Genentech recently announced that the U.S. Food and Drug Administration (FDA) approved Xolair (omalizumab) for the treatment of persistent allergic asthma in children aged 6 to 11 years old. Xolair therapy was already approved for children aged 12 years-old or older.
The new approval is indicated for the treatment of children who have had a positive skin test or laboratory test reactivity to an airborne allergen, and suffer from symptoms that are not sufficiently controlled with inhaled corticosteroids.
“Despite our best efforts to control symptoms with inhaled corticosteroids and other medicines, allergic asthma remains a serious problem for many children,” said Dr. Sandra Horning, chief medical officer and head of Global Product and Development at Genentech, in a press release. “With this approval, we’re pleased to see a proven treatment option is now available for appropriate patients six and older.”
Xolair is an injectable prescription medicine recommended to treat moderate-to-severe allergic asthma in patients whose symptoms are not controlled by corticosteroids – a skin/blood test can be performed to see if a patient suffers from all year-round allergies.
The drug was first approved in 2003. Since then, more than 200,000 patients have been treated with Xolair. The recent approval was supported by results from multi-center, randomized, double-blind, placebo-controlled Phase 3 clinical studies. The trials evaluated the efficacy and safety of the drug candidate in children aged 6 to 11 years with moderate-to-severe persistent uncontrolled allergic asthma.
The lead trial lasted 52 weeks, with its primary endpoint being the rate of asthma flareups during the first 24 weeks. Steroid doses were sustained from baseline; after 24 weeks, participants were followed for an additional 28-week period during which inhaled corticosteroid adjustment could be made.
At the end of the first period, the group under Xolair treatment had a statistically significantly lower asthma exacerbations rate, when compared to the placebo group (0.45 versus 0.64, respectively) – Xolair induced a 31 percent relative rate reduction in exacerbations rate. During the whole 52 weeks, the rates varied (0.78 versus 1.36, respectively) – the candidate achieved a 43 percent relative rate reduction.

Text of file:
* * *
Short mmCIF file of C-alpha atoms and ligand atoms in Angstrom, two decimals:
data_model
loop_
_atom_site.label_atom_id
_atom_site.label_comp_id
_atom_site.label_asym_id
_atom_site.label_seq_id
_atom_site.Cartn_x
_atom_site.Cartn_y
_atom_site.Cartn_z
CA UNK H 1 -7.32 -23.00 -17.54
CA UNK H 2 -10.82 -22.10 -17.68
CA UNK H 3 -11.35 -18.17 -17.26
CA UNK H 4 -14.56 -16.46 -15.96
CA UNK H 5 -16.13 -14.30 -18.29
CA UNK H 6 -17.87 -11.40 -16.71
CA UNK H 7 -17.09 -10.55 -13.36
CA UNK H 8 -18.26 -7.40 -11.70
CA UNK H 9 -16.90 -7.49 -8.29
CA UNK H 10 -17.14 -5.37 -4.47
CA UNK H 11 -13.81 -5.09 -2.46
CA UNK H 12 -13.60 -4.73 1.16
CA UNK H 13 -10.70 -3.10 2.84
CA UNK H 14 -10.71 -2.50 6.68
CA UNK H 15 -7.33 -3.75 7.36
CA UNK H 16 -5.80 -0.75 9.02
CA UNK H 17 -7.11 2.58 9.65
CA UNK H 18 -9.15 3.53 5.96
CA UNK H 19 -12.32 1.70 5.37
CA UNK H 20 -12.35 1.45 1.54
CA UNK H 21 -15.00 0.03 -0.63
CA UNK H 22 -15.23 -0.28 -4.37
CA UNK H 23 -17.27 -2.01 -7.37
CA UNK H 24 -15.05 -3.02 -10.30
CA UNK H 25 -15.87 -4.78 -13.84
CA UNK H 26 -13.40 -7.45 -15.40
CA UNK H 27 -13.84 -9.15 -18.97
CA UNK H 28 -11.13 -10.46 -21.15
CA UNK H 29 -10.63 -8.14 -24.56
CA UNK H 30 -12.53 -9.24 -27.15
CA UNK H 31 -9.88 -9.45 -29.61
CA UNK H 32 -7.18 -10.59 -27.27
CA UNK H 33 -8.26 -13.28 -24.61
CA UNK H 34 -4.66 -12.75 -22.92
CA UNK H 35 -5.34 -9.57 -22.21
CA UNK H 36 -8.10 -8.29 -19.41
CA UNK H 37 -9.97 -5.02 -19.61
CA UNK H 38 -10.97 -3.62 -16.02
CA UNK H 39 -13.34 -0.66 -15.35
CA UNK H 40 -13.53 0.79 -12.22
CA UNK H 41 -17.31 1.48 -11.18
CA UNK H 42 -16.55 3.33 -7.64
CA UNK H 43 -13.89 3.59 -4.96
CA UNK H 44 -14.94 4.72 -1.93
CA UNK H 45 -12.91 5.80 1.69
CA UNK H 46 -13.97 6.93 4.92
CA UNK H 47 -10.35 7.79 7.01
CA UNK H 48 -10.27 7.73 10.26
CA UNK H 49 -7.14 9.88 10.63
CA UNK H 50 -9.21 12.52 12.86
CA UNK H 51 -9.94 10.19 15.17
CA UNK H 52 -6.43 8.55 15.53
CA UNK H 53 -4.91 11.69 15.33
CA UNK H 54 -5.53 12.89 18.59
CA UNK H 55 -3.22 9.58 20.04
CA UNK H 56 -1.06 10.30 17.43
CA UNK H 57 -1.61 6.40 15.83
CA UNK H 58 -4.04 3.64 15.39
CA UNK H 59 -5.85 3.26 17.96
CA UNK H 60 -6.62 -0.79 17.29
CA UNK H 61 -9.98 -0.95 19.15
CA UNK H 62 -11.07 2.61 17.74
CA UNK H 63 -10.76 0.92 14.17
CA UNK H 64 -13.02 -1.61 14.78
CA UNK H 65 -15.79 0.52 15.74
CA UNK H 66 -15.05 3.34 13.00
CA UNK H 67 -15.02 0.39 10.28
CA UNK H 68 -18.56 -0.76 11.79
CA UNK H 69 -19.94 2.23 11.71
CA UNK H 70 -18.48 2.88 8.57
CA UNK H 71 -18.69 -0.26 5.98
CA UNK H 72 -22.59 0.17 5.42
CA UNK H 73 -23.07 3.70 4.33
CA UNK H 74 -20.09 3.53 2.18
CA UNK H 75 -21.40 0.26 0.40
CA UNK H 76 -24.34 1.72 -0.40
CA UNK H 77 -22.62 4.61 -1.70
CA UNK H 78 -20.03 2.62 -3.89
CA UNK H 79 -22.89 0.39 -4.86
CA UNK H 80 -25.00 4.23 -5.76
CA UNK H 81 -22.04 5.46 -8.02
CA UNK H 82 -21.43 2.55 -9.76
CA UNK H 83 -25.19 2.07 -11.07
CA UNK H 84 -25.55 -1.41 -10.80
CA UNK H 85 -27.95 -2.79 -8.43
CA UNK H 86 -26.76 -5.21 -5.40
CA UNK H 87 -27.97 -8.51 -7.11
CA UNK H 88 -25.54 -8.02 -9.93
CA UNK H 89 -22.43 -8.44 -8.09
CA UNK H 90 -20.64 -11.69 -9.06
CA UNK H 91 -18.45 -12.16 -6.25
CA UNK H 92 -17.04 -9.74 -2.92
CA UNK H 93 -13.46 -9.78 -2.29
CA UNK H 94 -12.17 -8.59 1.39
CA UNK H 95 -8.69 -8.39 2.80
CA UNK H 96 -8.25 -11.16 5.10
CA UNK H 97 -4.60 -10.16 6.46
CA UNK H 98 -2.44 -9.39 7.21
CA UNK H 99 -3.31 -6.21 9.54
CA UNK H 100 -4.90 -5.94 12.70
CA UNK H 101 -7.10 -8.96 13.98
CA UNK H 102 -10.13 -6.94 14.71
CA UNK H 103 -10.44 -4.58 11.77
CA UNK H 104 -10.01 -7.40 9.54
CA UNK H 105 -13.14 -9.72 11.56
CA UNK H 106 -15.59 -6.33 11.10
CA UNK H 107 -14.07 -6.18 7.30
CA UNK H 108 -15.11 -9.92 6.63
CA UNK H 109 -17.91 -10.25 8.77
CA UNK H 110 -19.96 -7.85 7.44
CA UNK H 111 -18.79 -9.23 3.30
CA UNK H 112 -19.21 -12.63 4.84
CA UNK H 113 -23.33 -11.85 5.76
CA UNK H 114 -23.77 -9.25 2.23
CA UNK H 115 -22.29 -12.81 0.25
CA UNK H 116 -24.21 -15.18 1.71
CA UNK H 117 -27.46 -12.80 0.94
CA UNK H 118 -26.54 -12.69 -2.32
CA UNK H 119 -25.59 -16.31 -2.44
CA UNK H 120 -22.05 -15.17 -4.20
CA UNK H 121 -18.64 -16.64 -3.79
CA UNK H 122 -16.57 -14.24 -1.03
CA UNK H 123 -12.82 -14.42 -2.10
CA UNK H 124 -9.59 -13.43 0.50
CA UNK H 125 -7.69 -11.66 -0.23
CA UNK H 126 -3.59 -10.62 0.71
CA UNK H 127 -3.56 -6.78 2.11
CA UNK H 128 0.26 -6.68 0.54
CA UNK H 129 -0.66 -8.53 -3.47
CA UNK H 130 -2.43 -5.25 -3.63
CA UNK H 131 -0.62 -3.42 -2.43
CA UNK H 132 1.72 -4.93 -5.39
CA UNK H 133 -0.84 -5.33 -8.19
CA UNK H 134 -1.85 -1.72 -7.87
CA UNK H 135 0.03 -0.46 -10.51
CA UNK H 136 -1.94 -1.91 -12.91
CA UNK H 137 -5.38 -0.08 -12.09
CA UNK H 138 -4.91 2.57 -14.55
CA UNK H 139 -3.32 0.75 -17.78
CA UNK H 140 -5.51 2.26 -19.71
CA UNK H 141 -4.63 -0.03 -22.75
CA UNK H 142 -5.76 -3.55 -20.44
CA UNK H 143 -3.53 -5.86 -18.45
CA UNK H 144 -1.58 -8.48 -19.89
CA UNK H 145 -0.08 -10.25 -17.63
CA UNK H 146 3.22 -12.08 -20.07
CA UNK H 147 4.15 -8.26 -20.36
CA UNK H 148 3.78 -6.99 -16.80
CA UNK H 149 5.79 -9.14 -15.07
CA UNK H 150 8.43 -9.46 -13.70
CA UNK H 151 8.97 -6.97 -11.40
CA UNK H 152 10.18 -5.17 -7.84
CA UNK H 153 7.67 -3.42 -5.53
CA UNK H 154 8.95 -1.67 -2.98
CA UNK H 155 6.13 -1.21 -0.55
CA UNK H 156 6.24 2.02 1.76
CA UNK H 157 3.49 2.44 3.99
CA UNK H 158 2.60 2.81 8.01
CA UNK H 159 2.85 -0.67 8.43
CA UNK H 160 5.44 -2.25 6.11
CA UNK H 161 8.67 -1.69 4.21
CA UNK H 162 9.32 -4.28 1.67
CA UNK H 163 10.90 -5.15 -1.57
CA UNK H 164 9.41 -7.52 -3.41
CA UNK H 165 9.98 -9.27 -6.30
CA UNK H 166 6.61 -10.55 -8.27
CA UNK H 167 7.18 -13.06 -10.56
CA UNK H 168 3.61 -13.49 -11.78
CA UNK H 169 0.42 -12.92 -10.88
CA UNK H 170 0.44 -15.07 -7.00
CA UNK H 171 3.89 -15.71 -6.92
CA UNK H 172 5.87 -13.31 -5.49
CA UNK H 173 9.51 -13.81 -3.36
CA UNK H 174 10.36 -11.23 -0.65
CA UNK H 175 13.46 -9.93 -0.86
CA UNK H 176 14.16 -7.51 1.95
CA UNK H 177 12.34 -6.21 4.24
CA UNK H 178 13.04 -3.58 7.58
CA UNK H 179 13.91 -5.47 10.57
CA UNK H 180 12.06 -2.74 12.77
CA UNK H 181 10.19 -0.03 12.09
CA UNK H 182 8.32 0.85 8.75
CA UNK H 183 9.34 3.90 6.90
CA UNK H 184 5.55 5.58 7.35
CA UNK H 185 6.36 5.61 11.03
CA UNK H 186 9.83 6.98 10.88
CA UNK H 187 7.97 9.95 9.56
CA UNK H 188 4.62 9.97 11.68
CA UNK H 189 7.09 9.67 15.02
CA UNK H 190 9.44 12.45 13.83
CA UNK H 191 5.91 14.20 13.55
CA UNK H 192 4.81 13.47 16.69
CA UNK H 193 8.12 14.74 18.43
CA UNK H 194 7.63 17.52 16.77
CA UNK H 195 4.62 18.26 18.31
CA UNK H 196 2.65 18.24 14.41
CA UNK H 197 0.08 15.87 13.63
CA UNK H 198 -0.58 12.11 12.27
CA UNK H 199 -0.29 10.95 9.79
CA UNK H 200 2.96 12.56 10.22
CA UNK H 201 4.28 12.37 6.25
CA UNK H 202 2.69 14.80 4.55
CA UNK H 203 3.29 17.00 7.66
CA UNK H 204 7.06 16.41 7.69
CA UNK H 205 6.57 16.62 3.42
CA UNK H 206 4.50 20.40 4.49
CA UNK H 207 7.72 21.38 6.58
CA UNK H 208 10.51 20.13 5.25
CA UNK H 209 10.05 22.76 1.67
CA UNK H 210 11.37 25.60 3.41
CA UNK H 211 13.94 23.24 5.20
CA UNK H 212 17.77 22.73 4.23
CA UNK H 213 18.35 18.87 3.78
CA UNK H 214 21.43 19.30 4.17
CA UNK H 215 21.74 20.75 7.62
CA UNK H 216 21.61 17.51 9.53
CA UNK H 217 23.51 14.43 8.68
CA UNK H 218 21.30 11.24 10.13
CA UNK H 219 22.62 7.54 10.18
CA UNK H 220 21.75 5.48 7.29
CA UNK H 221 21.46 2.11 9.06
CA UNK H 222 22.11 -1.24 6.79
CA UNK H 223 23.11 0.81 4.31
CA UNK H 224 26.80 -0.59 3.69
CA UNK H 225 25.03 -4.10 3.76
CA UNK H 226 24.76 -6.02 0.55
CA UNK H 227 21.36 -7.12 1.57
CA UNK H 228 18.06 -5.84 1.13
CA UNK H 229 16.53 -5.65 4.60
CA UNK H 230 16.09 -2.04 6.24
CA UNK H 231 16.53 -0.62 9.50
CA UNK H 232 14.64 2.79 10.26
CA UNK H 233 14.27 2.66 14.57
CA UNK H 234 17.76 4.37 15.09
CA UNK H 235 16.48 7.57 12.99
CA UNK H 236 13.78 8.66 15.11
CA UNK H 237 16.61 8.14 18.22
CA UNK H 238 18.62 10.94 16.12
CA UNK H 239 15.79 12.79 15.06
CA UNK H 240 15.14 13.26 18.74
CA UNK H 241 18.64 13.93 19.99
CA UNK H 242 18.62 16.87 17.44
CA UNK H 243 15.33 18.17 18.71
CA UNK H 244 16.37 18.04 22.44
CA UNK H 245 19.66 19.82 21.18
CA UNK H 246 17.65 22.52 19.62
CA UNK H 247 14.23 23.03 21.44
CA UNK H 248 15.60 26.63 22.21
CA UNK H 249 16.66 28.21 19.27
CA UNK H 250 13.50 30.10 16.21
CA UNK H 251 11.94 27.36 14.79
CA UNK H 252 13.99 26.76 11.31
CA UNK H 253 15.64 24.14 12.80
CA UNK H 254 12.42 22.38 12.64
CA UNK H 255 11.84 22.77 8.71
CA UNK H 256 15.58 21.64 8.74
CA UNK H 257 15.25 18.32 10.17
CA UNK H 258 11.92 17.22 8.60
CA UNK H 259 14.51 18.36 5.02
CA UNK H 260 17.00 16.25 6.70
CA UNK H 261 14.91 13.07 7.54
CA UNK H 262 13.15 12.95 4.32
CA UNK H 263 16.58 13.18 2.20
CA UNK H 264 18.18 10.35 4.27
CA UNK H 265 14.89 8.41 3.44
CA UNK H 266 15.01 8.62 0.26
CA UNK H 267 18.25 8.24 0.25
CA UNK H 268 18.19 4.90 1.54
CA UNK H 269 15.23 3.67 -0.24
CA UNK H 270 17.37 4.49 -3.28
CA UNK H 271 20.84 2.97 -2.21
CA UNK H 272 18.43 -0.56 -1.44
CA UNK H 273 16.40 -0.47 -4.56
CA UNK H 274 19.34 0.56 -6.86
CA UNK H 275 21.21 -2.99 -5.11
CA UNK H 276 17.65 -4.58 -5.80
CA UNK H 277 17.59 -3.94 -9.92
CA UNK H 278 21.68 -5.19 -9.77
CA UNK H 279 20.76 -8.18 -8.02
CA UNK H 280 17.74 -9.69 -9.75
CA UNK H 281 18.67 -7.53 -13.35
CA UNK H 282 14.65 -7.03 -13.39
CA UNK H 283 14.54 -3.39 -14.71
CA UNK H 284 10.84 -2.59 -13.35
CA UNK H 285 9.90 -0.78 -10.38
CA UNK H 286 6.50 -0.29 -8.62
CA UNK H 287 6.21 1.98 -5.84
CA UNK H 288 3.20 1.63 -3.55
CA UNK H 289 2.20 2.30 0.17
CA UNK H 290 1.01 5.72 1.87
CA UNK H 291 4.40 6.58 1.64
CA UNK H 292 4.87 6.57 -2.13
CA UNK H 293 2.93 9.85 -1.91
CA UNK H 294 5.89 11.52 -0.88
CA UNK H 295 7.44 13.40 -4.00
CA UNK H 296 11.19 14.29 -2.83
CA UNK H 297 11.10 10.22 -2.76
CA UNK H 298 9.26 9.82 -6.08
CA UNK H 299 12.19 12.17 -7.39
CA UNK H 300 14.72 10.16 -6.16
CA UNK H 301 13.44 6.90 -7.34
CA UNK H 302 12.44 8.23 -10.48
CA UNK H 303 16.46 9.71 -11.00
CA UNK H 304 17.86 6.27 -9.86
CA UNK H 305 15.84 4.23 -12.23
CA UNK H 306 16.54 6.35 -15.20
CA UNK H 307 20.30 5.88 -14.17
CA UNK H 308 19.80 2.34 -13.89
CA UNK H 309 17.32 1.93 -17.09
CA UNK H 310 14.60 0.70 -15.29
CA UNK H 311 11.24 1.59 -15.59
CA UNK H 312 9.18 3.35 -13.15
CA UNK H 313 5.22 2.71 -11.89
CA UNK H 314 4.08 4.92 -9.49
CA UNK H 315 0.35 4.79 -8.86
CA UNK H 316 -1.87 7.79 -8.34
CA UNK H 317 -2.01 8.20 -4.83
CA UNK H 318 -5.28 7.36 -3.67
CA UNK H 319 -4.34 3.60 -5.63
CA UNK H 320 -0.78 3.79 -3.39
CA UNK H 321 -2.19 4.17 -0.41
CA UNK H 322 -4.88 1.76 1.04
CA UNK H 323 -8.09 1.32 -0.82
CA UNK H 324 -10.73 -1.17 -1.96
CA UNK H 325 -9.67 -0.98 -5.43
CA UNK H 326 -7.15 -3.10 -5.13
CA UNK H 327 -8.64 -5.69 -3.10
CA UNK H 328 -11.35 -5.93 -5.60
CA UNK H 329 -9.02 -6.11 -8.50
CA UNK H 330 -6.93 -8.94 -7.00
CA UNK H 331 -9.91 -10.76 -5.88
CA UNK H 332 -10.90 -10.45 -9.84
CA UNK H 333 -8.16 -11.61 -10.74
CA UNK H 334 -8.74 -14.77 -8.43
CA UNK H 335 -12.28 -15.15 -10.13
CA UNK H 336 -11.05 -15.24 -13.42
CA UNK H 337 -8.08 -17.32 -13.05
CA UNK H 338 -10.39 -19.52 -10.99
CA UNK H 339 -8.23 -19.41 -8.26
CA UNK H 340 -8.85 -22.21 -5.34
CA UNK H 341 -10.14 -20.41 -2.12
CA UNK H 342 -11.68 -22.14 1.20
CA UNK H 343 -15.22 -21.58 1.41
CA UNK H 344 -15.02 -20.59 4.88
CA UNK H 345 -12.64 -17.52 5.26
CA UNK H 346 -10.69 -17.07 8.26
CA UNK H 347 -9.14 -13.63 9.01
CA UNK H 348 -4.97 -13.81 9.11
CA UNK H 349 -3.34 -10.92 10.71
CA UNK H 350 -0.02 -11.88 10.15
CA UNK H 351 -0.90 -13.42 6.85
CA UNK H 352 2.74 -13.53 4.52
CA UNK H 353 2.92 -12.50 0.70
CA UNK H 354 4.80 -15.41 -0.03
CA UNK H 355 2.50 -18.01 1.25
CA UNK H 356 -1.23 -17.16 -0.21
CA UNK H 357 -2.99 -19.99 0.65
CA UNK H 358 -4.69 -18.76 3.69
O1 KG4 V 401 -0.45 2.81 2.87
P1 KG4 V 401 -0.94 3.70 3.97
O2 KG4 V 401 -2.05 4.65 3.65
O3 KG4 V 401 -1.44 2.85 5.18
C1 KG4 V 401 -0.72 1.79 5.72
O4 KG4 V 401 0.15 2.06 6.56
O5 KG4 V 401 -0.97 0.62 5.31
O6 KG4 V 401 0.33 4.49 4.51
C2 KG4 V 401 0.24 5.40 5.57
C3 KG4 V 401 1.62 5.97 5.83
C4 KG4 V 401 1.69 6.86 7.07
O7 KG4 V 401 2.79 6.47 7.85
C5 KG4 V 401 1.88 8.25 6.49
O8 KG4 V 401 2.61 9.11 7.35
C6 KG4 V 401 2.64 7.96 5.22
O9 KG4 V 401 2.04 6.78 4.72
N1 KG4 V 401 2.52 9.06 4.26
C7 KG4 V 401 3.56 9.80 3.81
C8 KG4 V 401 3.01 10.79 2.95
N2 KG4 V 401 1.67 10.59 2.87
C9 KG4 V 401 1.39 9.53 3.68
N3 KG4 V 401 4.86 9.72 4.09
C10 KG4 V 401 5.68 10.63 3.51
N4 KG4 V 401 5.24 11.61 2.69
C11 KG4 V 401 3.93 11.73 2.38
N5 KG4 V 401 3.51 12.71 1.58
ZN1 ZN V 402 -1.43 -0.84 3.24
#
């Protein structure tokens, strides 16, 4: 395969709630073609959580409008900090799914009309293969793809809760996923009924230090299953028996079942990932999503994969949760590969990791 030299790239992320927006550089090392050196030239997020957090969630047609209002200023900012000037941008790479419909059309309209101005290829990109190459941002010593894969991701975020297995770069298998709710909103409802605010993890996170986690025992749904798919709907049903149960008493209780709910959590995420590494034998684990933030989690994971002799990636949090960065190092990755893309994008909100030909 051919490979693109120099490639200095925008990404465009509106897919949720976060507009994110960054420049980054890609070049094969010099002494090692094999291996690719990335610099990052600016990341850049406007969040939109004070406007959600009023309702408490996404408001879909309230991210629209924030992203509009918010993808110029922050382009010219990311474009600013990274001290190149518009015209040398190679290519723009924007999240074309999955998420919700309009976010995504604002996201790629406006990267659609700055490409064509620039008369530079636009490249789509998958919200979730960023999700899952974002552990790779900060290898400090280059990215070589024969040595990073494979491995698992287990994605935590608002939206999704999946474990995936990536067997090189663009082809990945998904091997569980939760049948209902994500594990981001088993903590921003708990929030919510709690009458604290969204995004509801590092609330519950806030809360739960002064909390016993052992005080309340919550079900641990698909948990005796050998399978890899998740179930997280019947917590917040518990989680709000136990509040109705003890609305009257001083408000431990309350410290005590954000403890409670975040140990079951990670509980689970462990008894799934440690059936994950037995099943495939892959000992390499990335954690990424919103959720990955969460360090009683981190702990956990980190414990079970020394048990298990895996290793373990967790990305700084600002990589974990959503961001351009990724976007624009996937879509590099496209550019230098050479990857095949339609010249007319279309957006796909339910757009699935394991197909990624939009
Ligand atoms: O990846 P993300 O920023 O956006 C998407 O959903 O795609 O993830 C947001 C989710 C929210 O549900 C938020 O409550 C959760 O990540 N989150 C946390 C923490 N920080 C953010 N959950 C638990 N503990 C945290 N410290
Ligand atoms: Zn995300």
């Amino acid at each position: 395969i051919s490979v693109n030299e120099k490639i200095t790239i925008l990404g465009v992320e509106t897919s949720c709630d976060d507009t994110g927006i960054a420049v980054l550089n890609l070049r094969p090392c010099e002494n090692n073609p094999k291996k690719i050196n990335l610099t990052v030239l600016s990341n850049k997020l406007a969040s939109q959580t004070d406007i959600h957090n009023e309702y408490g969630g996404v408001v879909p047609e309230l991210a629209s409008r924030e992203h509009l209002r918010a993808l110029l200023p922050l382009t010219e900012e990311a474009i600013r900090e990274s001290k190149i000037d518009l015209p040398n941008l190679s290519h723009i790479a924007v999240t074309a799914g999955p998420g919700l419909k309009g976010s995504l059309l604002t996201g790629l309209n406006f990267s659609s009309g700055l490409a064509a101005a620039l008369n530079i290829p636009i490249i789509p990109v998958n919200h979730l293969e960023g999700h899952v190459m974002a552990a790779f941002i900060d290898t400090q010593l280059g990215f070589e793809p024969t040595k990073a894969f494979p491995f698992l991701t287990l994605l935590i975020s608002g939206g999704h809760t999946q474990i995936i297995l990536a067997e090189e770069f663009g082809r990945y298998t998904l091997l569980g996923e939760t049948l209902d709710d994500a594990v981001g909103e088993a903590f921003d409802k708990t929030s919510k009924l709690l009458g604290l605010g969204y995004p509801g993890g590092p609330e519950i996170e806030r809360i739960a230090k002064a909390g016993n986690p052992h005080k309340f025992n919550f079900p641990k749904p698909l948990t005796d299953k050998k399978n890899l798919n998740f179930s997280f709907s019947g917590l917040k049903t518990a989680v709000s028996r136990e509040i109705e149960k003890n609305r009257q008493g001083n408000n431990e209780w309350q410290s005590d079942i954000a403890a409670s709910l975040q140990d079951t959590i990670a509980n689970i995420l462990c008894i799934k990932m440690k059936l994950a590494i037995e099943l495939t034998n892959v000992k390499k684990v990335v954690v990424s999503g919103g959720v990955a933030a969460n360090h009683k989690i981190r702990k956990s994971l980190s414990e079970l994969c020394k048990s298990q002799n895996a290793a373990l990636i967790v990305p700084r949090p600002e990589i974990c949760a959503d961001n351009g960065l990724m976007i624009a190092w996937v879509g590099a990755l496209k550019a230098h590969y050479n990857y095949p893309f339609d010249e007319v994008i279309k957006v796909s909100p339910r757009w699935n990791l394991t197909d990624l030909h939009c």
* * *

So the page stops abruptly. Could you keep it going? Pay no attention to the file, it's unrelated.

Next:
A supporting trial, lasting 28 weeks, provided additional safety and efficacy data on Xolair, which was later complemented with a second five-year, non-randomized, observational, post-marketing study to evaluate the long-term safety of the drug in patients older than 12 years.
The most common side effects reported included common cold symptoms, headaches, fever, upper abdominal pain, sore throat, ear discomfort, intestinal infection causing abdominal pain, nausea and vomiting, insect bites and nose bleeds.
“Uncontrolled allergic asthma can significantly affect the lives of children,” said Dr. Cary Sennett, the Asthma and Allergy Foundation of America (AAFA)’s President and chief executive officer. “This approval helps to address an important unmet need for children older than six and their parents or caregivers.”
Asthma is one of the most common pediatric diseases, affecting nearly 6.3 million people under the age of 18 years in the United States. In adults, the number reaches about 24 million. Of these people, nearly 60 percent suffer from allergic asthma. About 70-80 percent of school-aged children with the condition also have other allergies that trigger asthma.
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